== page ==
Columbia Road, Tower Hamlets
London’s busiest botanical bazaar, located in a mainly Bangladeshi part of Bethnal Green
There has been a market in Columbia Road almost since Bethnal Green came into existence and in 1869 the philanthropic Baroness Burdett-Coutts funded the construction of a grand edifice, not unlike St Pancras station in appearance, to house the purveyors of affordable fresh food to the people of the East End.
It was intended that the market should have its own railway line and station but these never materialised and the market was not a success. The traders returned to their less-regulated street pitches, which the local residents preferred.
The building was subsequently put to a variety of uses, including as cabinet making workshops for Jewish immigrants. The magnificent Gothic fantasy was demolished in 1958 to make way for some of the most ordinary blocks of flats in the East End.
The presence of a strong Jewish community got the street market a Sunday licence, as it did in Petticoat Lane, and as Sunday trading became established the weekday market died out.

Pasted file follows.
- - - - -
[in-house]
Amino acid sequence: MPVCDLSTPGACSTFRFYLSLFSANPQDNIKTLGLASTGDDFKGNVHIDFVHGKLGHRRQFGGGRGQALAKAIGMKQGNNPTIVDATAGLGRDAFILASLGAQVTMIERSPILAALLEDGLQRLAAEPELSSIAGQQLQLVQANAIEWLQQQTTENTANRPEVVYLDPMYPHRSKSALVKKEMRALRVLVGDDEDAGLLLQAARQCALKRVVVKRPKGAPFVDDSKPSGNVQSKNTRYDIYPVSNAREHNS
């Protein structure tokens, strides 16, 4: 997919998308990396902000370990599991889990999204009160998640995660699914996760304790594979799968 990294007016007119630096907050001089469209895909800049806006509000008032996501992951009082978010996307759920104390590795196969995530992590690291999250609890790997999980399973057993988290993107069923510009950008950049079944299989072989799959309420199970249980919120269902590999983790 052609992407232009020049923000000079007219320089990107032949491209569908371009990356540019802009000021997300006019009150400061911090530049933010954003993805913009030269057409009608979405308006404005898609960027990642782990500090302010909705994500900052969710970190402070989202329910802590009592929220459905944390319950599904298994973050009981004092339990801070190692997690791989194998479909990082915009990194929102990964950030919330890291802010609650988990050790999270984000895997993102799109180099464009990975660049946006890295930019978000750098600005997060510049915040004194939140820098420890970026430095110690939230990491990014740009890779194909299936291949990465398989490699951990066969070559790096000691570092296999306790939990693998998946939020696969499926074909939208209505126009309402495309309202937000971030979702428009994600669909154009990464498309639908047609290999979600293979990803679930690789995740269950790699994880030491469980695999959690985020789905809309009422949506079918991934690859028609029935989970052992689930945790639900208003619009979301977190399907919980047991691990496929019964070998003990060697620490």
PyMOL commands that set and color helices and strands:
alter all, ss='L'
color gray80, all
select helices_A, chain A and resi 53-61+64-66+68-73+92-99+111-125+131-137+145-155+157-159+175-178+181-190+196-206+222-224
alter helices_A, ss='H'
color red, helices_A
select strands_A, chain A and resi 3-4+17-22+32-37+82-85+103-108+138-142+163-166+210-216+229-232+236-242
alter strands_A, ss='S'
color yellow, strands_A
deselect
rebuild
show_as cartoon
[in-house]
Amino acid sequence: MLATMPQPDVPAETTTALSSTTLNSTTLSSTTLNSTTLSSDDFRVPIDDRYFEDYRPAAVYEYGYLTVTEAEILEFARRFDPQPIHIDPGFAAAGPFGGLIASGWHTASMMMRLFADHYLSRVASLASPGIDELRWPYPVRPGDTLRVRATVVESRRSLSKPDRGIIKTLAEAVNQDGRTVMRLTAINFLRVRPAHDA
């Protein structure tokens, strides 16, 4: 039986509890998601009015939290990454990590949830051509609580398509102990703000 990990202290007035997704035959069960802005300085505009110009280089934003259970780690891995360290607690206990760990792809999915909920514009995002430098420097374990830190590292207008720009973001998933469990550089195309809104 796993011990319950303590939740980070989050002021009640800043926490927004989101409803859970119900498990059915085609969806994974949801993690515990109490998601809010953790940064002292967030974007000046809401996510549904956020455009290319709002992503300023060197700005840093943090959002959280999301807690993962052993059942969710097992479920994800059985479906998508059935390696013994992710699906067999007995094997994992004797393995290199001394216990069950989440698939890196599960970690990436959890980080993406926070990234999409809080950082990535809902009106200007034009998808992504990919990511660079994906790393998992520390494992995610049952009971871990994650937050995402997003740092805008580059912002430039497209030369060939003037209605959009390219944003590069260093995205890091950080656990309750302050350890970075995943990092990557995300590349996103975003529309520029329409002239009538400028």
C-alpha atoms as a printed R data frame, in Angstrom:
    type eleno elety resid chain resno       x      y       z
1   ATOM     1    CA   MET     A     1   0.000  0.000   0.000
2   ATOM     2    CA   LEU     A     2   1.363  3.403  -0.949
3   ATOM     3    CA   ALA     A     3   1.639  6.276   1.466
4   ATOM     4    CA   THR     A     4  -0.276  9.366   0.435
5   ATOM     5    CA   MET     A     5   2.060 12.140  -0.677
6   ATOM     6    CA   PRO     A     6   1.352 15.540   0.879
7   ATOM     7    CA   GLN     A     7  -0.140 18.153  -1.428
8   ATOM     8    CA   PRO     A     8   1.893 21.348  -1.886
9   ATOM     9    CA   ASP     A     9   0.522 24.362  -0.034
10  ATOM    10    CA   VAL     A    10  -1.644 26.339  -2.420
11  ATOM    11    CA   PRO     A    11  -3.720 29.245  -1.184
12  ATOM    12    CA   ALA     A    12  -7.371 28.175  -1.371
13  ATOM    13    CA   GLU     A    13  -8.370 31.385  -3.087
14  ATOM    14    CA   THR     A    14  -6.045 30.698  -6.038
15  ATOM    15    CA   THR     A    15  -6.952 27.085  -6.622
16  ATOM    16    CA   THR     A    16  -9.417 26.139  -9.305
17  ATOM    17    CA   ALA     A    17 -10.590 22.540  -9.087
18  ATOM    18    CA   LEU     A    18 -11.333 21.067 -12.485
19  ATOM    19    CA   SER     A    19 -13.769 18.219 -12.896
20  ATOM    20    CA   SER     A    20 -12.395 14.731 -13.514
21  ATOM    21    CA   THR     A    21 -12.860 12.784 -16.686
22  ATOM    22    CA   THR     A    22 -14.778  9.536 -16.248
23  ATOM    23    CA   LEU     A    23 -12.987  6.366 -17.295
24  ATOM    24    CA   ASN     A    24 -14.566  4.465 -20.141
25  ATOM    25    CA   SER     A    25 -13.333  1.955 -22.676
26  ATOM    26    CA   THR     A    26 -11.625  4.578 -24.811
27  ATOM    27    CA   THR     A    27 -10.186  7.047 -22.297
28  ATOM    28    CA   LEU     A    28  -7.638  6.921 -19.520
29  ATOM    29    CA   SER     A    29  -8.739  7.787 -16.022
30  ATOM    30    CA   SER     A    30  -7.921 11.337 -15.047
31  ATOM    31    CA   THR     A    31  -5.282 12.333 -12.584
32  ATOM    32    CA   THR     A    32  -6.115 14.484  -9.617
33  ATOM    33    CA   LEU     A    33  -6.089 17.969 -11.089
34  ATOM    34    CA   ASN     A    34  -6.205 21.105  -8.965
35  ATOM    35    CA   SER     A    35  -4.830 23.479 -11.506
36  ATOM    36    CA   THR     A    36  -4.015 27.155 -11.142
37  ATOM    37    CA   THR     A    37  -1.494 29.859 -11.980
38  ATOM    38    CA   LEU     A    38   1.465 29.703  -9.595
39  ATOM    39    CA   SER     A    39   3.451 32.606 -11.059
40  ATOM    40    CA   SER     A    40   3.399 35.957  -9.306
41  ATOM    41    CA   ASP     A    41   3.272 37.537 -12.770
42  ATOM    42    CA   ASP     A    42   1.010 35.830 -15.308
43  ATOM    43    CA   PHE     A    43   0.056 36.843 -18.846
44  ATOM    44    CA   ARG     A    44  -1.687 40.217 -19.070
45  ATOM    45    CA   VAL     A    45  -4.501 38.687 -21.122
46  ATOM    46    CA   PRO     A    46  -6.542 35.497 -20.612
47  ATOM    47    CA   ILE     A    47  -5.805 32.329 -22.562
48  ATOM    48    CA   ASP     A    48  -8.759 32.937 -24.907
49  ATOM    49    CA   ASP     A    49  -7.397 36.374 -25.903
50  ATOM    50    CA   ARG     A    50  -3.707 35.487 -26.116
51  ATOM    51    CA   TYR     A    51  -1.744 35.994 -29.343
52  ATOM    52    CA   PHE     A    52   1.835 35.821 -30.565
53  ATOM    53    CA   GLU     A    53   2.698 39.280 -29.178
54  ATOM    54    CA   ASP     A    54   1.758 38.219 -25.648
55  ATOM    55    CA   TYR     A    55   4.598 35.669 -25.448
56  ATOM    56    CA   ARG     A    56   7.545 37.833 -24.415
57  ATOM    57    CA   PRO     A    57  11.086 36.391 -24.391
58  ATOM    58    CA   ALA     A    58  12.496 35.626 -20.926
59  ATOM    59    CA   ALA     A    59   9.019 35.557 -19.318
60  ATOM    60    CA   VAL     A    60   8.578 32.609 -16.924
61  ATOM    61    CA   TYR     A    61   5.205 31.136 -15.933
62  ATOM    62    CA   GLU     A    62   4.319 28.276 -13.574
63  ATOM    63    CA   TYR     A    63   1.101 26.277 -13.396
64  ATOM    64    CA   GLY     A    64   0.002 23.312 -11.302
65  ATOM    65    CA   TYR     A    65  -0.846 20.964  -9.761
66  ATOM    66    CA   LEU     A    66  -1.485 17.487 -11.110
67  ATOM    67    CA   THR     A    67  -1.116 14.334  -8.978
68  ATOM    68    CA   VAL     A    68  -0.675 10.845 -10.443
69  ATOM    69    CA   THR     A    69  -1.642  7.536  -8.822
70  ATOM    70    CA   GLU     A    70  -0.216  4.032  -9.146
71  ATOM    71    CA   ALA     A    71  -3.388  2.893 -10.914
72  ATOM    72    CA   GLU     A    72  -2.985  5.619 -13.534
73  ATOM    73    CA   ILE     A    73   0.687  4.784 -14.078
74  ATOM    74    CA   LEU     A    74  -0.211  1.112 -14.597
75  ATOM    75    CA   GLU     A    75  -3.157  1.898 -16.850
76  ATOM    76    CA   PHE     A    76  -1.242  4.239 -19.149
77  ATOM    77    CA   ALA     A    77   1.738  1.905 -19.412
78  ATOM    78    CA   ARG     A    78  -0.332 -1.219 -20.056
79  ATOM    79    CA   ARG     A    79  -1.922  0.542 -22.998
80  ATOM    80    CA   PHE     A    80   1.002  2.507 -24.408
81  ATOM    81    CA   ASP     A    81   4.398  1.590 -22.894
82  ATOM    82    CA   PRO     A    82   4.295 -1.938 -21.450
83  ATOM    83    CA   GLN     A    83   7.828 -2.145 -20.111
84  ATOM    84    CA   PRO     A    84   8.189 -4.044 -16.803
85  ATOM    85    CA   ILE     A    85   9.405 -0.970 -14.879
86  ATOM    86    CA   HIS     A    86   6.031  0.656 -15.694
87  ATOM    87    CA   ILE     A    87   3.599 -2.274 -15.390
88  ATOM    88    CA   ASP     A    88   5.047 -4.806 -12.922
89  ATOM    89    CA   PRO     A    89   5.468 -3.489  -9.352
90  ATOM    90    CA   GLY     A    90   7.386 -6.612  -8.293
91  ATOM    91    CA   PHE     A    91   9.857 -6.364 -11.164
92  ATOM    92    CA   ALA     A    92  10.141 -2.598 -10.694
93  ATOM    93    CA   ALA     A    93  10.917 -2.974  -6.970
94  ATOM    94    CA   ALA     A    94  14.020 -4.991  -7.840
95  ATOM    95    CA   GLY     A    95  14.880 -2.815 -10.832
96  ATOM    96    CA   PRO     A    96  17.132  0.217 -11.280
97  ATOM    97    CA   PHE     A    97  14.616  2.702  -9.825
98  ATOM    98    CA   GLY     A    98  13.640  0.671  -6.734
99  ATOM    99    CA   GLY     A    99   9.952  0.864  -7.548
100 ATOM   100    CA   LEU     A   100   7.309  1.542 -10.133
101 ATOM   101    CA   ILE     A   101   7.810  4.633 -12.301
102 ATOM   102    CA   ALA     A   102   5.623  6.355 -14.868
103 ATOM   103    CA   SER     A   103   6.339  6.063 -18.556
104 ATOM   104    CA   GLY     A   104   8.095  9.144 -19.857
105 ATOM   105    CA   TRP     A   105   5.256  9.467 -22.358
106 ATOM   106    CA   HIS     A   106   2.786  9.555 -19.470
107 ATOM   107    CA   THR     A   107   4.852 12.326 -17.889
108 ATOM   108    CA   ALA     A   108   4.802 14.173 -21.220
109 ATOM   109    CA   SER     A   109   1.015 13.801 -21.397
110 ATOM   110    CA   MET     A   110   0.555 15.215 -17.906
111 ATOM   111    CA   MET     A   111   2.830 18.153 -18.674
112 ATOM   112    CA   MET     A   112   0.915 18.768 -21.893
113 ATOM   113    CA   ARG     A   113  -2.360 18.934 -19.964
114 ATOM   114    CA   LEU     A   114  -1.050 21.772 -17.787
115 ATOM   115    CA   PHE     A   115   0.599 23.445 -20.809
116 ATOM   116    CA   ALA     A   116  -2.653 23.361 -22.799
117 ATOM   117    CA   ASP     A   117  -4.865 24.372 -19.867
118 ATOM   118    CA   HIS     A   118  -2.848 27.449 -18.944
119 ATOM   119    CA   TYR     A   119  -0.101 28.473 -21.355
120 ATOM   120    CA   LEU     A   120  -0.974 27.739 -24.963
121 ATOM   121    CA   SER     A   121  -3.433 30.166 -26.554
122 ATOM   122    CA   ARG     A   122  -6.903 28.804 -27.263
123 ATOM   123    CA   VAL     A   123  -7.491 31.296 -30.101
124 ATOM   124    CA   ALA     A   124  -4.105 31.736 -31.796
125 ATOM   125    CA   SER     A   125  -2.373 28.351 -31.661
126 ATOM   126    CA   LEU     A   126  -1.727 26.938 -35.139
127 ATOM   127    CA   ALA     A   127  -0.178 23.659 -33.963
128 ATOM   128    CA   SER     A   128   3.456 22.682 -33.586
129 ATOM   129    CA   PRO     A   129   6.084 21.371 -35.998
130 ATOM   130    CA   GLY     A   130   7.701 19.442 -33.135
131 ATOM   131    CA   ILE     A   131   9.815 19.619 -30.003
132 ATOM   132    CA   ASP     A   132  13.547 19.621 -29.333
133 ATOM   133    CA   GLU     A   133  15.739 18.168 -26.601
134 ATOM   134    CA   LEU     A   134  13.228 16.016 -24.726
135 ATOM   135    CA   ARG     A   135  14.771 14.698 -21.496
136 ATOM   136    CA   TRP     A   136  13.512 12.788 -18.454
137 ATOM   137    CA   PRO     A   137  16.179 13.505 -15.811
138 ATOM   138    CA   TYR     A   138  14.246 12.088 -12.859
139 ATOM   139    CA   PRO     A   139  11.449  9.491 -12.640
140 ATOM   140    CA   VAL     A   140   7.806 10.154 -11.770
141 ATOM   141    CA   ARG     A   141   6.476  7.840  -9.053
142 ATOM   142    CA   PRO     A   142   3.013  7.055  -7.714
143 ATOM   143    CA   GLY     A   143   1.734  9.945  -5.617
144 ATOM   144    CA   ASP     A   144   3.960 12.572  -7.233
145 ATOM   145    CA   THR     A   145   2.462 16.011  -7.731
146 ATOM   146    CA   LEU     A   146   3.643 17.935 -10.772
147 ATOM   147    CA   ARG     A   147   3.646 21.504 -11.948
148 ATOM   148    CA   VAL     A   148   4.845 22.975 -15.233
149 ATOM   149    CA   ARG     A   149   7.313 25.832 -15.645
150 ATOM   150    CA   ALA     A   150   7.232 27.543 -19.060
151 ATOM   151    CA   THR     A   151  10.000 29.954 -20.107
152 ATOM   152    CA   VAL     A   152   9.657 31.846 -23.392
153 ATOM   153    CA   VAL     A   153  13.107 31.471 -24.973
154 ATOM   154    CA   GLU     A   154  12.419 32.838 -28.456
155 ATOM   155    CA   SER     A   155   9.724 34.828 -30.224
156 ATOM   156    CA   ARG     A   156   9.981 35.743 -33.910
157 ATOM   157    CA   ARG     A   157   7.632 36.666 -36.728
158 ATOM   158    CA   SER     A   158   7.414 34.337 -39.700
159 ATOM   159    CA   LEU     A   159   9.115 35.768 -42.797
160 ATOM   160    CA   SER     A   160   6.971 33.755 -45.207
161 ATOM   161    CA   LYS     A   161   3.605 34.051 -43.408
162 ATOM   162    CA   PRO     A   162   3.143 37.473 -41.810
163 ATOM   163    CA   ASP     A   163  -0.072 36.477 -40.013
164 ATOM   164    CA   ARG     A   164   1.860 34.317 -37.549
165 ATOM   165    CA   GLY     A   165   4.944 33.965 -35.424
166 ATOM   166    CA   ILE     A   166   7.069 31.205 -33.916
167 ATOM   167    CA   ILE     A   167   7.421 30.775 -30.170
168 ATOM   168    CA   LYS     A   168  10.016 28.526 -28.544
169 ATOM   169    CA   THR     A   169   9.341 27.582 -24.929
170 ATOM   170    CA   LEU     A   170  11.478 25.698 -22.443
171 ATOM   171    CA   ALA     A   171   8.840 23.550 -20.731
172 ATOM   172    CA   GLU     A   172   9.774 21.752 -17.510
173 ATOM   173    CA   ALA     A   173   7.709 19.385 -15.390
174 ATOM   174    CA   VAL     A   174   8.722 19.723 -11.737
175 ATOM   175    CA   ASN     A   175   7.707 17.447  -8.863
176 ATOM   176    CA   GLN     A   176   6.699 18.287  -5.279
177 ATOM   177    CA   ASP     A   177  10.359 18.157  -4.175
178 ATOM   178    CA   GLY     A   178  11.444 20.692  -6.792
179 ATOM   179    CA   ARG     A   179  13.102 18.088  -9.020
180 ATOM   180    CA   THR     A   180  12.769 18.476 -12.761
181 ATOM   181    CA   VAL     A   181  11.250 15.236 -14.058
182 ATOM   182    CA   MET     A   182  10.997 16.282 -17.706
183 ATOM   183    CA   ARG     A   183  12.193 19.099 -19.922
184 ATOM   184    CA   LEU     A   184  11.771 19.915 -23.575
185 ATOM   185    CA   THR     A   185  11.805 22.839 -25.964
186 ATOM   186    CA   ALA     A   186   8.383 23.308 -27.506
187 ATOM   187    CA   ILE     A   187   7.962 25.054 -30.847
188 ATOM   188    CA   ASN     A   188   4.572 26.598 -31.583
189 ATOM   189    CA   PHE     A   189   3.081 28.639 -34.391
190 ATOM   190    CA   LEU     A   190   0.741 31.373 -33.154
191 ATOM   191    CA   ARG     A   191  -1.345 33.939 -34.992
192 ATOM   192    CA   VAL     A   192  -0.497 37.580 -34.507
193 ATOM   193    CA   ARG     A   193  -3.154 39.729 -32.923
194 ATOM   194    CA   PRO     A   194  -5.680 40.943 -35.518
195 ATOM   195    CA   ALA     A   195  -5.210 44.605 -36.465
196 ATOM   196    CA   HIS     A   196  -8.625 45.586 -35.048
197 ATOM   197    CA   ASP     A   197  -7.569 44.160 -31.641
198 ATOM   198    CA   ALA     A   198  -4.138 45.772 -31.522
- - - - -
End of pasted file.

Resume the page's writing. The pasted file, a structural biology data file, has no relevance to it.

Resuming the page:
From as early as 1927 various influences pushed Columbia Road towards a specialisation in flowers and plants. The market now operates from 8am to 2pm every Sunday, with more than fifty stalls and almost as many cafés, shops, boutiques and galleries – many of a pleasingly bohemian character – most on Columbia Road itself but also spilling into Ezra Street.
Postal district: E2
Further reading: Linda Wilkinson, Columbia Road – a Strange Kind of Paradise, self-published, 2013
Website: Columbia Road flower market